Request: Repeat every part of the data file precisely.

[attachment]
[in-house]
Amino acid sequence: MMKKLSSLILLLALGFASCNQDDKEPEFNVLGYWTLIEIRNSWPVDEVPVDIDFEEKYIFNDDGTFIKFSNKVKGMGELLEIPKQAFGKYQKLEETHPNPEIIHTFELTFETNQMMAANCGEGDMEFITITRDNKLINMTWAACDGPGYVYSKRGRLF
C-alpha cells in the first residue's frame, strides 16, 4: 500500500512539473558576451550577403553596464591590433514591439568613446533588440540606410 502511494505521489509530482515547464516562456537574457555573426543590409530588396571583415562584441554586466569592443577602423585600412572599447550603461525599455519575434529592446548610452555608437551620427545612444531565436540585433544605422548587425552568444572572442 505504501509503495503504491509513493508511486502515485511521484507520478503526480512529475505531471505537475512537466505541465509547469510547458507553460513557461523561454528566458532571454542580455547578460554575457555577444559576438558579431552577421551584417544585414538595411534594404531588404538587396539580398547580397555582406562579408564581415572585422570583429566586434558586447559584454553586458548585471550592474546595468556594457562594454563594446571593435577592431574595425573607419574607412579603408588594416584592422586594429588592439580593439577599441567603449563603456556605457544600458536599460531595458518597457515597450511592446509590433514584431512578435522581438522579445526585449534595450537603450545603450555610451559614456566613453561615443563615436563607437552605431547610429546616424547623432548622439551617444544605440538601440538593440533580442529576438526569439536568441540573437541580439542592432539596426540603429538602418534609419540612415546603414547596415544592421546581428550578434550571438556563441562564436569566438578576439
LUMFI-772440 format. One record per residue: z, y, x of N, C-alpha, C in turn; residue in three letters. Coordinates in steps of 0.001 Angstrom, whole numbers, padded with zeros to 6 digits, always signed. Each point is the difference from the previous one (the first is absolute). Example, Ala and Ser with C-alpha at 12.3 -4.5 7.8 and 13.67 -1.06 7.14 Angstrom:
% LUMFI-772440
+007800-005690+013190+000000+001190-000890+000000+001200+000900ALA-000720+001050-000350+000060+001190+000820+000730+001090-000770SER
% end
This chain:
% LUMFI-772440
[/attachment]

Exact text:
[in-house]
Amino acid sequence: MMKKLSSLILLLALGFASCNQDDKEPEFNVLGYWTLIEIRNSWPVDEVPVDIDFEEKYIFNDDGTFIKFSNKVKGMGELLEIPKQAFGKYQKLEETHPNPEIIHTFELTFETNQMMAANCGEGDMEFITITRDNKLINMTWAACDGPGYVYSKRGRLF
C-alpha cells in the first residue's frame, strides 16, 4: 500500500512539473558576451550577403553596464591590433514591439568613446533588440540606410 502511494505521489509530482515547464516562456537574457555573426543590409530588396571583415562584441554586466569592443577602423585600412572599447550603461525599455519575434529592446548610452555608437551620427545612444531565436540585433544605422548587425552568444572572442 505504501509503495503504491509513493508511486502515485511521484507520478503526480512529475505531471505537475512537466505541465509547469510547458507553460513557461523561454528566458532571454542580455547578460554575457555577444559576438558579431552577421551584417544585414538595411534594404531588404538587396539580398547580397555582406562579408564581415572585422570583429566586434558586447559584454553586458548585471550592474546595468556594457562594454563594446571593435577592431574595425573607419574607412579603408588594416584592422586594429588592439580593439577599441567603449563603456556605457544600458536599460531595458518597457515597450511592446509590433514584431512578435522581438522579445526585449534595450537603450545603450555610451559614456566613453561615443563615436563607437552605431547610429546616424547623432548622439551617444544605440538601440538593440533580442529576438526569439536568441540573437541580439542592432539596426540603429538602418534609419540612415546603414547596415544592421546581428550578434550571438556563441562564436569566438578576439
LUMFI-772440 format. One record per residue: z, y, x of N, C-alpha, C in turn; residue in three letters. Coordinates in steps of 0.001 Angstrom, whole numbers, padded with zeros to 6 digits, always signed. Each point is the difference from the previous one (the first is absolute). Example, Ala and Ser with C-alpha at 12.3 -4.5 7.8 and 13.67 -1.06 7.14 Angstrom:
% LUMFI-772440
+007800-005690+013190+000000+001190-000890+000000+001200+000900ALA-000720+001050-000350+000060+001190+000820+000730+001090-000770SER
% end
This chain:
% LUMFI-772440